A more useful antidote to brain mush starts from the neuroscientific insight that, to simplify a little, you only can ever focus on one thing at a time. Feelings of mush or distraction are often the result of flitting rapidly between multiple objects of focus without being aware of it. You can train yourself to do less of this flitting, for example with meditation (provided you can bring yourself to focus on that). Brain health is not only critical to mental capacity but is also paramount to emotional wellbeing. Your feelings and your thoughts are intimately connected and to feel good, you have to think good. At Parsley Health, we’re all about optimization, and we have many members that come to us looking for better mental focus, clarity, and brain power.

In order to reduce stress, you need to flex your parasympathetic nervous system, which is engaged during rest and relaxation and helps to calm your body and your mind. You can do this by incorporating more meditation and yoga into your routine. The classic mistake people make with their brains, whether it’s dealing with work, school or whatever looming project deadline, is that they try to maximize their time by staying up late and/or getting up early. This typically backfires because cognitive abilities decrease with sleep deprivation. Sleep at least seven hours nightly, preferably eight or even nine when possible. The quality of your work will increase while the time it takes to produce such quality work will diminish.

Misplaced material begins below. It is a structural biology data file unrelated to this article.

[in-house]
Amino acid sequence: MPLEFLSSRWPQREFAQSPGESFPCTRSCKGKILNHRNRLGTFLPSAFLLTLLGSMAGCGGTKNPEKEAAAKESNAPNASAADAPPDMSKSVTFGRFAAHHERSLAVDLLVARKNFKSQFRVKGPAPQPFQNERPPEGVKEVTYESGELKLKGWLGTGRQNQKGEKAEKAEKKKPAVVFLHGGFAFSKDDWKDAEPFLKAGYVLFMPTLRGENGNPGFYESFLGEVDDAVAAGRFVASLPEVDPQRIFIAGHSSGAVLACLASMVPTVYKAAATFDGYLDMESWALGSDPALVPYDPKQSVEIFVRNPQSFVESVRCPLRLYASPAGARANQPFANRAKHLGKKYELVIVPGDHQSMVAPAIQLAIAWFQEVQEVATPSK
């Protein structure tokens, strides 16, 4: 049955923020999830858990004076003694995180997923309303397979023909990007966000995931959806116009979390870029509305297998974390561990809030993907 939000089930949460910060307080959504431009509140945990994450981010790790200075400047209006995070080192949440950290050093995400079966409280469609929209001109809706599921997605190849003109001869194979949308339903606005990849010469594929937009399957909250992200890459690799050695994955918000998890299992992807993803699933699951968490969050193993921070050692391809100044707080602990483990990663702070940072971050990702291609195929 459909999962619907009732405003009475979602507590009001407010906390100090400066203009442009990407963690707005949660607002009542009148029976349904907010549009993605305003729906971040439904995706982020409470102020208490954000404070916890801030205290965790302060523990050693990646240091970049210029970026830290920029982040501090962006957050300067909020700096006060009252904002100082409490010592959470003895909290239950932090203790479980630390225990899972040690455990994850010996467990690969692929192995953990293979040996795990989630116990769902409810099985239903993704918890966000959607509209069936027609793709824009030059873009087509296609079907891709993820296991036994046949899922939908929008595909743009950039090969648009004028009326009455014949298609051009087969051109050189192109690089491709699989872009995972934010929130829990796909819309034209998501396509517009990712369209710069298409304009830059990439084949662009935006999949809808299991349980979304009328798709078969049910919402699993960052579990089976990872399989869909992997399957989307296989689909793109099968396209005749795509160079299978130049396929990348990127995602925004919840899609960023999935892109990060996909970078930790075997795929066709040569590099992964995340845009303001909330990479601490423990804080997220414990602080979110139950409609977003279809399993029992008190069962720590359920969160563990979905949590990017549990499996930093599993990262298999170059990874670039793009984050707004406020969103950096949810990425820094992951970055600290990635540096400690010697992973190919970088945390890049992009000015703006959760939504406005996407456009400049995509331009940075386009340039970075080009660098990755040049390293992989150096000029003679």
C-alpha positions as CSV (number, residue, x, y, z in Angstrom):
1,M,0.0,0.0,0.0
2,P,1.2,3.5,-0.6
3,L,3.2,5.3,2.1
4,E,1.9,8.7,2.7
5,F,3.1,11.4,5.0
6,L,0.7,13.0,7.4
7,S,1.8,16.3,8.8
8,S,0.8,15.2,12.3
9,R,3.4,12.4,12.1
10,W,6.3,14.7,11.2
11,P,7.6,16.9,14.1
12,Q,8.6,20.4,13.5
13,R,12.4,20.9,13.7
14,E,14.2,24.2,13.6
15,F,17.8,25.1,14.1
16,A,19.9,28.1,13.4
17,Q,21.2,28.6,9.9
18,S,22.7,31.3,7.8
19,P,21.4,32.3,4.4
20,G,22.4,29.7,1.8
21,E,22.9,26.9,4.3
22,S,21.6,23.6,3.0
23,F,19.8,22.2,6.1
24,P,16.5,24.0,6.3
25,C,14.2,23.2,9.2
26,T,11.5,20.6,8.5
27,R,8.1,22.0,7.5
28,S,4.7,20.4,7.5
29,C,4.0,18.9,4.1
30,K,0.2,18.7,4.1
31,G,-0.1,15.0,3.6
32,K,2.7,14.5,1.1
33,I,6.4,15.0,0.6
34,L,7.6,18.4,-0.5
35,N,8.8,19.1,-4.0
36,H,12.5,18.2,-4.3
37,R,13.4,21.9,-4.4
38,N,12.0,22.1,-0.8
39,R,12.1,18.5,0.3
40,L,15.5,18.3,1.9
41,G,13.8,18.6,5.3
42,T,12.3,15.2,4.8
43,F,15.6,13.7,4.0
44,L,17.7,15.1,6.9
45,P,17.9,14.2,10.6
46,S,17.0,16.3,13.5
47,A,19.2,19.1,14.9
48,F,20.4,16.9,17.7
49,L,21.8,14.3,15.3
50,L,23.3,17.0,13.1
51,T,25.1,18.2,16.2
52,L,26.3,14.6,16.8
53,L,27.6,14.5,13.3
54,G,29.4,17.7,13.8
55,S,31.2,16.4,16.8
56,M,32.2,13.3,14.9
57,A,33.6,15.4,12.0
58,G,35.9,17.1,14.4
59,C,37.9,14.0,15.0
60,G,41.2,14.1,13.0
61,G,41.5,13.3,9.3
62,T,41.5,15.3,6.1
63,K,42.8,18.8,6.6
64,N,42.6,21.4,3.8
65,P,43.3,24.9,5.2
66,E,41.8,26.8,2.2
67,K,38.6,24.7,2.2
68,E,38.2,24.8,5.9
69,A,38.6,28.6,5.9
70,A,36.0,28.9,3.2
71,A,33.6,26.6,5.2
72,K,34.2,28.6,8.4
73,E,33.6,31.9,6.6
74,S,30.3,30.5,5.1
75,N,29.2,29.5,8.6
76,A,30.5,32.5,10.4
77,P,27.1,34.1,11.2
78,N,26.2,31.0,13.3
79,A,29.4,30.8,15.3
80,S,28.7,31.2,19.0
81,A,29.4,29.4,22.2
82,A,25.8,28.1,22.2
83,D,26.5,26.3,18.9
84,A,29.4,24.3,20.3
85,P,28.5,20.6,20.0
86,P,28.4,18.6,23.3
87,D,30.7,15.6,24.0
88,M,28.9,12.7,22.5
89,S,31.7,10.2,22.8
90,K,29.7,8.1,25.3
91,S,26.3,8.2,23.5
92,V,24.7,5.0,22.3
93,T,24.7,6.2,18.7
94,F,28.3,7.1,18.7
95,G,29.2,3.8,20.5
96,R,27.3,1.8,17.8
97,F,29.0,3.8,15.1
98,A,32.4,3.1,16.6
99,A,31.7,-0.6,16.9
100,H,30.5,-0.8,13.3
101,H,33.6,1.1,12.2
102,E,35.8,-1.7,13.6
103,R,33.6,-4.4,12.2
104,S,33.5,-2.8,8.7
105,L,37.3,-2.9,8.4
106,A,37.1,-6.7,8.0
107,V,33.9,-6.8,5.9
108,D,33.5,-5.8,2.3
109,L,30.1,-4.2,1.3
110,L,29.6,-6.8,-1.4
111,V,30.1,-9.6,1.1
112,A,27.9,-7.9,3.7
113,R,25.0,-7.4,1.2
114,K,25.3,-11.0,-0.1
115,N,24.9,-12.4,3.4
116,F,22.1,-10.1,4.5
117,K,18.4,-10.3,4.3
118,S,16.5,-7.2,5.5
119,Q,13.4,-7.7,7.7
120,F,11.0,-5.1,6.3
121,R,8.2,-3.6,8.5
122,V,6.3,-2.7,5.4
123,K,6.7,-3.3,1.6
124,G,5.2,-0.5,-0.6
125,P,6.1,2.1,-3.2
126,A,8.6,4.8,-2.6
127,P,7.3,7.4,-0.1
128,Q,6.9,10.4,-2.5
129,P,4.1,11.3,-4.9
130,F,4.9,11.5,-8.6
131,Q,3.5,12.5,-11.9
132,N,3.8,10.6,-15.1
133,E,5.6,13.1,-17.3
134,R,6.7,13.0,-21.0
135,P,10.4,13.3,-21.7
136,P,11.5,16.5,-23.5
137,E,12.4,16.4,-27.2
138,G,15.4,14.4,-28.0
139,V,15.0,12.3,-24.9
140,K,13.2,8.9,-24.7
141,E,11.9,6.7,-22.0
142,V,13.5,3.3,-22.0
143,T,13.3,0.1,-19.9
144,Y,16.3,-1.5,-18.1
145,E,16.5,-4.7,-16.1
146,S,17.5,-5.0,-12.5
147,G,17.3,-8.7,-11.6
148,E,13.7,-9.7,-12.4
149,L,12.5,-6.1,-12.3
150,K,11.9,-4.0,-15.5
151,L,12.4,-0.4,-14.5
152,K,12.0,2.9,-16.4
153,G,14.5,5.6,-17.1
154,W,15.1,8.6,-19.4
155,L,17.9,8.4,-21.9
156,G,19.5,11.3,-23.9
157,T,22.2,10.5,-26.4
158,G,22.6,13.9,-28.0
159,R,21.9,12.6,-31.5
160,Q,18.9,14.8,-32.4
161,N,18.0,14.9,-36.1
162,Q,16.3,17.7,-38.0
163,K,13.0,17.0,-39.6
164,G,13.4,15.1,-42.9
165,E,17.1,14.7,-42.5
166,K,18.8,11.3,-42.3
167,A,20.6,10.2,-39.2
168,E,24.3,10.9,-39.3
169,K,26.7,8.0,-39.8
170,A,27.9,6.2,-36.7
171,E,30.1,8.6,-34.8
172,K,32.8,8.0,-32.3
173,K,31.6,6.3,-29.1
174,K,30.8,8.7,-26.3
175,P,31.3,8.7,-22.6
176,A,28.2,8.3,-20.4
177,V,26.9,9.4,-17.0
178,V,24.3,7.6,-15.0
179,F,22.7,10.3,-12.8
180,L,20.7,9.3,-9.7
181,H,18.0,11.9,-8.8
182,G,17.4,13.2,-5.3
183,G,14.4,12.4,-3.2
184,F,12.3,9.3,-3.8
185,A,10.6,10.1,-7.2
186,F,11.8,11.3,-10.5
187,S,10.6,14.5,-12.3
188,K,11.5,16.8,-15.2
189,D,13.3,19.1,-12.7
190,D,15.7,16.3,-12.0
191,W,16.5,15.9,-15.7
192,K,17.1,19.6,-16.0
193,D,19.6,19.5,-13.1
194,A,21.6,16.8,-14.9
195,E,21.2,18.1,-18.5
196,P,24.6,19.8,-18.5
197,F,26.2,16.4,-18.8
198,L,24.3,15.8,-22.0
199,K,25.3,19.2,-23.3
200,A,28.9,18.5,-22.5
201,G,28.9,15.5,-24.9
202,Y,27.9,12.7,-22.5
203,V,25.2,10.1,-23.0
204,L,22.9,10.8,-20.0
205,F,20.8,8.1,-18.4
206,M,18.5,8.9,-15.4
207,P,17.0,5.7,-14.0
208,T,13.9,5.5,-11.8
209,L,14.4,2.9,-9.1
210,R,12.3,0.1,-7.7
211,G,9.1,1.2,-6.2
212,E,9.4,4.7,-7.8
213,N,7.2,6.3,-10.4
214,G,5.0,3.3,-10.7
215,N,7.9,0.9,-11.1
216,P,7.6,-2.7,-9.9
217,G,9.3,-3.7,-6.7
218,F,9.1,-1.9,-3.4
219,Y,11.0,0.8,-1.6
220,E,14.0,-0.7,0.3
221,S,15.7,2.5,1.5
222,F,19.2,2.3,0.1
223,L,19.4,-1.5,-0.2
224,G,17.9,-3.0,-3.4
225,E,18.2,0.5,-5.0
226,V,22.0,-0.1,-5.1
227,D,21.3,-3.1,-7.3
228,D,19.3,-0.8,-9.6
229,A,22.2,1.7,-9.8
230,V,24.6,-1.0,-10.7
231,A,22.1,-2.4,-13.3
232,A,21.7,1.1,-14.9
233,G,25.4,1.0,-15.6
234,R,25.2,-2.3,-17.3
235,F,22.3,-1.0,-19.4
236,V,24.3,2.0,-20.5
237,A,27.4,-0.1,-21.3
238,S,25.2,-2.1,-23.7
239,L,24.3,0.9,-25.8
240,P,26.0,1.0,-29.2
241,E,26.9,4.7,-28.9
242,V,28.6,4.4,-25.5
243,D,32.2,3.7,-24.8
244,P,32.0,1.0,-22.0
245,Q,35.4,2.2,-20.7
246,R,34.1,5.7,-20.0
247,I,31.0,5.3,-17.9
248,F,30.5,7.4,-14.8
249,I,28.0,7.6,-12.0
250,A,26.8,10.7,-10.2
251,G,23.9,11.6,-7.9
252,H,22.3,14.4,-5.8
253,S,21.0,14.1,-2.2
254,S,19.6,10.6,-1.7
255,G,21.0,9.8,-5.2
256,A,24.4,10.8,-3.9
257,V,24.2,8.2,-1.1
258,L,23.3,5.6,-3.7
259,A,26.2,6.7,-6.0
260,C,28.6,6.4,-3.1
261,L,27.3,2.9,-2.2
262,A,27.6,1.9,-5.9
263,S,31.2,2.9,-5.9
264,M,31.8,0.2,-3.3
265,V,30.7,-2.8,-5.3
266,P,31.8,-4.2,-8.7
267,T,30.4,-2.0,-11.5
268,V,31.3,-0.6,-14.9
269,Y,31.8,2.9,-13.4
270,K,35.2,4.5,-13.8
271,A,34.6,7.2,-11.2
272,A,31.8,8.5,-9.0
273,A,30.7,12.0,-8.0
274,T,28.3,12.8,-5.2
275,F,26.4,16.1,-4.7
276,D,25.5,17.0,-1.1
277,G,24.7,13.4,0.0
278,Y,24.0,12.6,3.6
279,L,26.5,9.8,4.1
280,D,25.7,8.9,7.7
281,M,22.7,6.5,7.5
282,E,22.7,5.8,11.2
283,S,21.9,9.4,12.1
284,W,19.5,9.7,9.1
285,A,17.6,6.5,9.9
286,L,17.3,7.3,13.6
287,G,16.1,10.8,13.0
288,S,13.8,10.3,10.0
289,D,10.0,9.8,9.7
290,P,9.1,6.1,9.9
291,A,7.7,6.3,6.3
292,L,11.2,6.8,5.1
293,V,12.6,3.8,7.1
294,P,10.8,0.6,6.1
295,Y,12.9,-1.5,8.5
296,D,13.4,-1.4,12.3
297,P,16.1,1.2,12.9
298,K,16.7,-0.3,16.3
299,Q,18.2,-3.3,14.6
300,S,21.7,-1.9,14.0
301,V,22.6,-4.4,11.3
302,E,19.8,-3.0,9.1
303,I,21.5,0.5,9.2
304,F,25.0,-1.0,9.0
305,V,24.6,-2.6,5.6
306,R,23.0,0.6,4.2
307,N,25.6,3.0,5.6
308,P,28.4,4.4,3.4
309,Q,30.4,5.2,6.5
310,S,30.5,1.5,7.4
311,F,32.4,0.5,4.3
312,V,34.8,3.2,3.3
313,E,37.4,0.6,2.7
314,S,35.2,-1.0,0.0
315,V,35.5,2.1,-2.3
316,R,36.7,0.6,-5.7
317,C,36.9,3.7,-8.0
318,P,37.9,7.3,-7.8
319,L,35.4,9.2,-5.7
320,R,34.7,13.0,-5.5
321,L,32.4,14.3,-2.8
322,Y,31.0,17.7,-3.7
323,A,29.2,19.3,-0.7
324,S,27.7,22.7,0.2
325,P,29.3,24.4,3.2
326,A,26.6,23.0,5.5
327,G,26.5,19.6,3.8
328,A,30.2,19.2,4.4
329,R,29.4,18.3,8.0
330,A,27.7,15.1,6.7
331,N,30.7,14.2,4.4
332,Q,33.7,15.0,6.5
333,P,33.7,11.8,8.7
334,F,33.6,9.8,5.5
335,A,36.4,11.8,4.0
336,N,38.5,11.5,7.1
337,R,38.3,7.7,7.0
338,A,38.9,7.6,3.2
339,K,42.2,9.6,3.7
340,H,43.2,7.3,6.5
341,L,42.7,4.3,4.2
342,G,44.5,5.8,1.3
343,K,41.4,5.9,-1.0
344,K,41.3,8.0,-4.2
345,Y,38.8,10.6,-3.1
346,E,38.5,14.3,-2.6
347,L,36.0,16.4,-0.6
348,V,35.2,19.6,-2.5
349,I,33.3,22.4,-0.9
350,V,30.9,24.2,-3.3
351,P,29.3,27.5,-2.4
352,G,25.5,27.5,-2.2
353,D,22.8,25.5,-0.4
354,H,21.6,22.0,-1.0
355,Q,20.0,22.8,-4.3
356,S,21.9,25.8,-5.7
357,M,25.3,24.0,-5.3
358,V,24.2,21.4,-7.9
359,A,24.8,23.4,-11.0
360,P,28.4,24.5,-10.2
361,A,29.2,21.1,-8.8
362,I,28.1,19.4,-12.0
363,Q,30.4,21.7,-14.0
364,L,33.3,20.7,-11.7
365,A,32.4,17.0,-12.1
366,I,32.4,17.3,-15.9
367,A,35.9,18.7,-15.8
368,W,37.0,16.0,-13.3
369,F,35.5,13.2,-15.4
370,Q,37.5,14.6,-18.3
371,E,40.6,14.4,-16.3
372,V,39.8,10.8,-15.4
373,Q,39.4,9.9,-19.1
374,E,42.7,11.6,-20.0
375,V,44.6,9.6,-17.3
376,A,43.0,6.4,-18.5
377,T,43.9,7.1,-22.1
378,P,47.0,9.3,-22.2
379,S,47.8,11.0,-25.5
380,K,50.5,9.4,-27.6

Brain fog is a symptom that can be caused by stress, sleep changes, medications, and other factors. Even if you believe your brain fog relates to anxiety, it’s still a good idea to talk to your healthcare provider to rule out other causes of brain fog. But if you regularly don’t get enough sleep, you’ll likely start to notice some negative consequences, https://ecosoberhouse.com/article/the-abstinence-violation-effect-meaning-when-recovering/ including irritability, daytime sleepiness, and — you guessed it — difficulty concentrating. Also, stress, tiredness (from poor sleep which is also a problem during the menopause journey), poor diet and lack of exercise can affect your cognition. Declining levels of oestrogen and progesterone are also responsible for cognition.

Does brain fog affect your vision?

When your levels are too low, you may have “brain fog” or feeling like you have a fuzzy head. It may also affect your vision, and make your eyes feel puffy.

But noticing opportunities to incorporate new things into your everyday routines—even taking a new route on your walk or trying out a new recipe—could give your brain a fun workout without adding more to your to-do list. One of the best tools for stress-busting or fighting depression is exercise. If we want to reduce stress and keep sharp, there are ways to tone down our media consumption and be more intentional about mush brain how we consume our news. For example, once you’ve read an update on what’s happening abroad in Ukraine, you might skip watching 24-hour cable news where the same stories are repeated ad nauseam. You might limit your use of social media, as doing so can help you feel less lonely, depressed, and anxious. Studies also show that it can reduce levels of cortisol, which is the chemical produced when the body is under stress.